Trump hiring freeze hits Zion National Park; shuttles resume

Transportation shuttle in Zion National Park

SPRINGDALE – Zion National Park is gearing up for more visitors as warmer weather approaches, an effort that has been made more difficult by President Donald Trump’s freeze on hiring federal employees.

Parking lots at Zion National Park were overflowing for the Presidents Day weekend, Zion National Park, Feb. 16, 2015 | Photo by Dan Mabbutt, St. George News

Trump issued a hiring freeze on federal civilian employees Jan. 23, ordering that no vacant positions existing as of Jan. 22 can be filled and no new positions can be created with the exception of military personnel.

Agency heads can exempt positions from the hiring freeze if needed “to meet national security or public safety responsibilities,” but uncertainty about the order and its details is causing confusion and difficulty for park managers, Zion National Park spokesman John Marciano said.

Zion relies heavily on seasonal employees to run the park during the busy summer season and typically hires 90-100 temporary workers each year, Marciano said.

Many of these seasonal employees have already been through the hiring process at Zion, but are now in limbo in the wake of Trump’s action.

“We’ve given them offers but we’ve had to retract those offers. Do they stand by and wait until we get the word, get the green light?” Marciano said. “We may not get the green light.”

The vagueness of Trump’s hiring freeze is troubling, he said, because the park relies on seasonal workers to manage the rising number of visitors.

“So it’s a further burden to us if we don’t get these people hired and on-station and trained,” Marciano said.

Popular attractions such as the Grotto and the Temple of Sinawava inside Zion National Park are full, with cars lining the roadsides, Zion National Park, Feb. 16, 2015 | Photo by Dan Mabbutt, St. George News

The park is already understaffed and the situation could worsen under the hiring freeze. Zion is among many national parks that are seeing increased visitation – more than 4 million people visited the park in 2016 and more are expected this year.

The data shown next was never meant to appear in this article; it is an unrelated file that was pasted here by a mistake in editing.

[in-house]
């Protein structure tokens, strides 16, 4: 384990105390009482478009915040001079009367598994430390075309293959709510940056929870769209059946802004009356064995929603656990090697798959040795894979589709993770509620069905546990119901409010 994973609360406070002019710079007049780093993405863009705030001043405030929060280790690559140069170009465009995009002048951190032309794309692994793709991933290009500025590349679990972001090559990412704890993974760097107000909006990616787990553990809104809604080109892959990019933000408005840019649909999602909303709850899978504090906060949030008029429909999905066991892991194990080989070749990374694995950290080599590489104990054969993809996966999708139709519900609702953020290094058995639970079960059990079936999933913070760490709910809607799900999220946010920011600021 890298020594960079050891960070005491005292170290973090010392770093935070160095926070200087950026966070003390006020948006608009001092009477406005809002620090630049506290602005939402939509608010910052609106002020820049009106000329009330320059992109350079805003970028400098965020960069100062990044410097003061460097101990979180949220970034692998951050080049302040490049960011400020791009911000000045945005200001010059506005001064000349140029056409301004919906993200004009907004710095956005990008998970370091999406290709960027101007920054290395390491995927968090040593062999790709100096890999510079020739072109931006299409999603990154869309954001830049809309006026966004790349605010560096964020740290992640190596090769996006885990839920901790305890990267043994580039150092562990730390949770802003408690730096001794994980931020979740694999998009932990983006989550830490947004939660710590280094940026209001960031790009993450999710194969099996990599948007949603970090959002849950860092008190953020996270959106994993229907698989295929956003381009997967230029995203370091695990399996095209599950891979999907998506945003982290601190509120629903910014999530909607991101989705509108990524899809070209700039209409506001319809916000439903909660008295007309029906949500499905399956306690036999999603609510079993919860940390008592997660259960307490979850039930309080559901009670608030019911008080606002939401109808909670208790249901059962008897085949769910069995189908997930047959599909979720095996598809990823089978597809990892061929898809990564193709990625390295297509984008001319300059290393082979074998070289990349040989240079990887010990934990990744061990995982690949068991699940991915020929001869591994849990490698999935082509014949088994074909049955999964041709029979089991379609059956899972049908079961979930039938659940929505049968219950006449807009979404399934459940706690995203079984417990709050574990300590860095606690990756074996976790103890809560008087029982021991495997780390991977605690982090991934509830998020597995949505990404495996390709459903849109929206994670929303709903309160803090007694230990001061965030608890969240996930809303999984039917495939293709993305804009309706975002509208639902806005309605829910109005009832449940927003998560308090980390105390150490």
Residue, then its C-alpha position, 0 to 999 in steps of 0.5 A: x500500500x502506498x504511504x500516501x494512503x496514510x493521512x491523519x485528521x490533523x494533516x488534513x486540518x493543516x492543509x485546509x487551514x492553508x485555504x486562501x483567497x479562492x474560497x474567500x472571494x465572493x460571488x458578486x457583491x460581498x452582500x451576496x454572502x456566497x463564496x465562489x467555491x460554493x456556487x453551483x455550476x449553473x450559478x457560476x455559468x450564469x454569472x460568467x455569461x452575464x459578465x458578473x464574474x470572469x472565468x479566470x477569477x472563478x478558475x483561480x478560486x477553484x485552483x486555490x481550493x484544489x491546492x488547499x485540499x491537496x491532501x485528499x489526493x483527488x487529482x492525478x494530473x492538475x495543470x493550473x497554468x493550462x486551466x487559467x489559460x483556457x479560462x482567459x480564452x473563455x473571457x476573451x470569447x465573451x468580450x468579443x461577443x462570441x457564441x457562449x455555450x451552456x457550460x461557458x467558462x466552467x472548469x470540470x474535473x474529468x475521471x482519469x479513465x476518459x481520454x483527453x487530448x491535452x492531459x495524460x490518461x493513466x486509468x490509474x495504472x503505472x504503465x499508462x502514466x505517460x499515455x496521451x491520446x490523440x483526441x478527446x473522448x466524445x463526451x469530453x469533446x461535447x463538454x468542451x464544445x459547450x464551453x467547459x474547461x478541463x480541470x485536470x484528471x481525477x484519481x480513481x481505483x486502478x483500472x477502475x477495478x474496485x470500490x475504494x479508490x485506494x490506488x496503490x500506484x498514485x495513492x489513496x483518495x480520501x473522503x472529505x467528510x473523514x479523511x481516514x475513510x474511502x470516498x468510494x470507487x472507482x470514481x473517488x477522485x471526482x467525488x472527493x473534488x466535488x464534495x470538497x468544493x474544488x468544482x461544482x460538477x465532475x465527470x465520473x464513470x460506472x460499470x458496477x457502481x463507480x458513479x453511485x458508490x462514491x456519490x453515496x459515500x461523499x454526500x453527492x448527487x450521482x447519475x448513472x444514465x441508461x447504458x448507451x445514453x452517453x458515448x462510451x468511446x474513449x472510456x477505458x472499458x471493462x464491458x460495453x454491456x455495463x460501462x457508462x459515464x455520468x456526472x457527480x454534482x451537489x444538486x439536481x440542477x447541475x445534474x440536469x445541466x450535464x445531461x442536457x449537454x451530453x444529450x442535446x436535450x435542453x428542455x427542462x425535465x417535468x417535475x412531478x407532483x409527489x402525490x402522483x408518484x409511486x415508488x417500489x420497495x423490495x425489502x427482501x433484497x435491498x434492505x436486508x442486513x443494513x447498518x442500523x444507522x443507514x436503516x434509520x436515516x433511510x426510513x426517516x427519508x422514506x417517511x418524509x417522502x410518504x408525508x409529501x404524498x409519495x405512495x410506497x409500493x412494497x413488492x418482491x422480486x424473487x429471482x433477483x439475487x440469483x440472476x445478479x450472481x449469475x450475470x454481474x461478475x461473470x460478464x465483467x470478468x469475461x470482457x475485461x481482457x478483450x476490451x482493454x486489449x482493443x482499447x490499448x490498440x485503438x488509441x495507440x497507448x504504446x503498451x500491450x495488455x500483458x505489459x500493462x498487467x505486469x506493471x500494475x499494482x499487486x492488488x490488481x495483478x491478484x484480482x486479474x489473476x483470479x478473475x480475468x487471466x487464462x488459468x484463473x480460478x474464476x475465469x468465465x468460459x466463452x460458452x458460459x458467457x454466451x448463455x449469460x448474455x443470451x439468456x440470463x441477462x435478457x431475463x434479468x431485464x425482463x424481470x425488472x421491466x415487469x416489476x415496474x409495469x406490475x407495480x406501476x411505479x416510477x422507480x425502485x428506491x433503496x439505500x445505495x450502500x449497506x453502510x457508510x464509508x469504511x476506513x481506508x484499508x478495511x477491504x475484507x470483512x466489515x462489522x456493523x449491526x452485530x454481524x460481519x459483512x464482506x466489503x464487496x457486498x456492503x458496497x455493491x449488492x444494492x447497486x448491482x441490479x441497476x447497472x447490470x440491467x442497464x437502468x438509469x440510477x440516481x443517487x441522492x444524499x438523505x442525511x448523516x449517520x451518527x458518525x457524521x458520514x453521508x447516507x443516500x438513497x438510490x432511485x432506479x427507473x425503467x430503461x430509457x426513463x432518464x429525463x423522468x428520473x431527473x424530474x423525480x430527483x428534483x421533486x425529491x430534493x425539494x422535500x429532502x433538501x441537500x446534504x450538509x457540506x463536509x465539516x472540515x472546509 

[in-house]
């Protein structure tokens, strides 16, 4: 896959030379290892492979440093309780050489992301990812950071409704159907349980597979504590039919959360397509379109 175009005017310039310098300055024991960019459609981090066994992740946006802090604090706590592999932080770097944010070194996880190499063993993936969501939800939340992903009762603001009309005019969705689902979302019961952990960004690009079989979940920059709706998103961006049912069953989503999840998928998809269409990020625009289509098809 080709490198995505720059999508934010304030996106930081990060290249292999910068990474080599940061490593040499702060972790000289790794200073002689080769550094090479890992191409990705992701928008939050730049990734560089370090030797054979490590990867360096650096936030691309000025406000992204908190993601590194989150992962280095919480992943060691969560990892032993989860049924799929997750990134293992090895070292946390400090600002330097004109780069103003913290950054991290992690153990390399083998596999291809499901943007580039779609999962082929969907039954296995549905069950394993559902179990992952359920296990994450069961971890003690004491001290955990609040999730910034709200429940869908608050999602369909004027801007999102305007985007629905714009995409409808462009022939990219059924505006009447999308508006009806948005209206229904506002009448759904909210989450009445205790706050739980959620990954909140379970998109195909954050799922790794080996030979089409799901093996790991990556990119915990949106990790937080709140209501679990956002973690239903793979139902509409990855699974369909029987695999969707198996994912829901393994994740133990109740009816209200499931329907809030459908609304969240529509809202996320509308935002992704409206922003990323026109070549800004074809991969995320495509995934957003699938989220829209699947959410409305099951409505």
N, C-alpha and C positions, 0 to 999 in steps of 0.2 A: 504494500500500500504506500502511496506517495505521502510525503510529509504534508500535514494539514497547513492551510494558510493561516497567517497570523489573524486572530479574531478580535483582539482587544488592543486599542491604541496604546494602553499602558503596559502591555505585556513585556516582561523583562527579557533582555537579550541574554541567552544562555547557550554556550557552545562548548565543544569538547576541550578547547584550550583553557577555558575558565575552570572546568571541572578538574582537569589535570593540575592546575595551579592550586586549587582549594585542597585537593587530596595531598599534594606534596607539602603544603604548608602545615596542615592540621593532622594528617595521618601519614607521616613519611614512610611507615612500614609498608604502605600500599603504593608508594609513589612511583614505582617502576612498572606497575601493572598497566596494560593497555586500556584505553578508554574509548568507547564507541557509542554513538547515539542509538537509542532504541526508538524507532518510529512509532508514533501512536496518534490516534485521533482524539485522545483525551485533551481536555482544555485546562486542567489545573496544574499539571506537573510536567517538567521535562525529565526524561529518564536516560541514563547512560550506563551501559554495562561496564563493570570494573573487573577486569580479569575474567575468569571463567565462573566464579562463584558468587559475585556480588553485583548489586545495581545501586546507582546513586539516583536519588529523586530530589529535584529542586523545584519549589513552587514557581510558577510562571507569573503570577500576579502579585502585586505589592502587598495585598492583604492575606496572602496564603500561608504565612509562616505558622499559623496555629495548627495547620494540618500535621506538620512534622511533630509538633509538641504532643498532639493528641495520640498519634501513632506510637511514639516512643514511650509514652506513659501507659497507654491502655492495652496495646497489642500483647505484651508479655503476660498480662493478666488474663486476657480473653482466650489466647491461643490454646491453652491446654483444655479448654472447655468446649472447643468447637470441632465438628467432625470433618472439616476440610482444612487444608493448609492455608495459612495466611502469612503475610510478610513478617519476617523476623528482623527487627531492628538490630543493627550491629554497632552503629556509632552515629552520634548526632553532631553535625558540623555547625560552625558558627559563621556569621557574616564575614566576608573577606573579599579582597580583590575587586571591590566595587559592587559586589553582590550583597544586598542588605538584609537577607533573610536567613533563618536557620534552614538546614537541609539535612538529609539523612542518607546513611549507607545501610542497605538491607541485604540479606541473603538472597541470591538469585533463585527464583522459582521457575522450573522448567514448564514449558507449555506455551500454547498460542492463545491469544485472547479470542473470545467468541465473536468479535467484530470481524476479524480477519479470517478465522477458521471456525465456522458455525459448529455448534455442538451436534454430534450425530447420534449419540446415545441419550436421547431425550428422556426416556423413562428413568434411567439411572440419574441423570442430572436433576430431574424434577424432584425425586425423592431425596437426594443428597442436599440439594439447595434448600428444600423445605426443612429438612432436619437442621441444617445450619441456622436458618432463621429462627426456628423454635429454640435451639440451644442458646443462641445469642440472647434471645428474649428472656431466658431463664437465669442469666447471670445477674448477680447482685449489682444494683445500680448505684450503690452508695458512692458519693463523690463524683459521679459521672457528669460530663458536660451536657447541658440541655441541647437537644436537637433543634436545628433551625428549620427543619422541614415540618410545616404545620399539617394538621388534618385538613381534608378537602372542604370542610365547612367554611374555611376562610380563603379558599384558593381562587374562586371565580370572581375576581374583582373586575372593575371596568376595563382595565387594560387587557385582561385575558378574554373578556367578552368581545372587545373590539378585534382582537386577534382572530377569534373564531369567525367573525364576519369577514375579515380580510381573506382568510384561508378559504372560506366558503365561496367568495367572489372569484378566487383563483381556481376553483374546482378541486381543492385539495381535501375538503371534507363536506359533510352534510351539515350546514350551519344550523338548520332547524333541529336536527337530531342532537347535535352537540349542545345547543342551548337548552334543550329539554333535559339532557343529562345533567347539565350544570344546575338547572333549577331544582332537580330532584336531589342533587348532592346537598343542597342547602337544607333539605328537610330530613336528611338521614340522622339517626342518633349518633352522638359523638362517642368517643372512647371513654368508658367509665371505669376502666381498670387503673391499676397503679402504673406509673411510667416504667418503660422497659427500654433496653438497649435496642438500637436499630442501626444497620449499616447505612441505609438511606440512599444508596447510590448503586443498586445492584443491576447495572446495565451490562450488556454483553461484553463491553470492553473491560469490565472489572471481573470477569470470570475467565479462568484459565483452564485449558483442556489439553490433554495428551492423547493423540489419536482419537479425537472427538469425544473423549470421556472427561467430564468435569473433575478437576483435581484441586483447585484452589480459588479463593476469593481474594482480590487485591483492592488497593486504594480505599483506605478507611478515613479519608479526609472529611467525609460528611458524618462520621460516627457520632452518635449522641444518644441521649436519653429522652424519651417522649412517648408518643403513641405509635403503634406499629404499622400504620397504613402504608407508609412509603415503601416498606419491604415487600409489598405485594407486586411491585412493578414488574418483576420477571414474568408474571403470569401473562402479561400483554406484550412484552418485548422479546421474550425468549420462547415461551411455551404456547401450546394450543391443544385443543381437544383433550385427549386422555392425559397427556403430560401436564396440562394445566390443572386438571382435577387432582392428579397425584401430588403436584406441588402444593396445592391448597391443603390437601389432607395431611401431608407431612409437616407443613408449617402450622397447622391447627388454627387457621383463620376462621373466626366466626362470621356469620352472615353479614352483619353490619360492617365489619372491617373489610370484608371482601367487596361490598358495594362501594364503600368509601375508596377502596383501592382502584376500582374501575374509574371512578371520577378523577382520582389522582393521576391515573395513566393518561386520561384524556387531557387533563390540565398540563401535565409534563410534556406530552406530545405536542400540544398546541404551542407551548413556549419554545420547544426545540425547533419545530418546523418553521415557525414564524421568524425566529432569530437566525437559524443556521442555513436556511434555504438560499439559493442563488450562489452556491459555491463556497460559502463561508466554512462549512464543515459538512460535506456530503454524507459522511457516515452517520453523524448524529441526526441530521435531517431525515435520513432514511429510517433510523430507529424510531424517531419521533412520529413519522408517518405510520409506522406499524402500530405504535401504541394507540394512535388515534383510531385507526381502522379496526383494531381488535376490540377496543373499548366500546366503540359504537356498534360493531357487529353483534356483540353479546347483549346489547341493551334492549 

Zion Park managers and stakeholders are in the process of developing a visitor use management plan to deal with the crowds. Several options are being explored, including putting a cap on visitor numbers.

The plan will attempt to reconcile the increasing crowds with the Park Service mandate of offering a high-quality visitor experience while protecting the park’s resources for future generations.

Shuttle schedule

Zion National Park will resume shuttle service within the park on Presidents Day weekend beginning in February 2017. 

  • Shuttle buses within the park will begin operating on weekends Feb. 18-19 
  • Shuttles will leave the visitor center at 7 a.m. and travel up Zion Canyon to designated trailhead stops.
  • The last returning shuttle will leave Stop 9, at the Temple of Sinawava, at 6:45 p.m. and return to the visitor center.  
  • The same schedule will be in effect on the weekends of Feb. 25-26 and March 4-5. 
  • The in-town Springdale shuttle service will not operate during these weekends.
  • Regular shuttle service in the park and in Springdale will begin March 11 and continue through late fall.

Road construction is expected to continue in Rockville on state Route 9 from approximately 7 a.m. to 7 p.m. daily. Wait times along the construction route can be up to 15 minutes in duration.


Article courtesy of Julie Applegate, reporter for St. George News.

3 Comments on “Trump hiring freeze hits Zion National Park; shuttles resume”

  1. Well its so unfair the only good thing the family can enjoy together. I would love to spend the season working in any of the parks have my own rig need a place to park it and some spending money good to go.

  2. Now I’m confused. Is there going to be a shuttle in July? If so would the shuttle be able to accommodate a handicap scooter? Also what trails are compatible for handicap?

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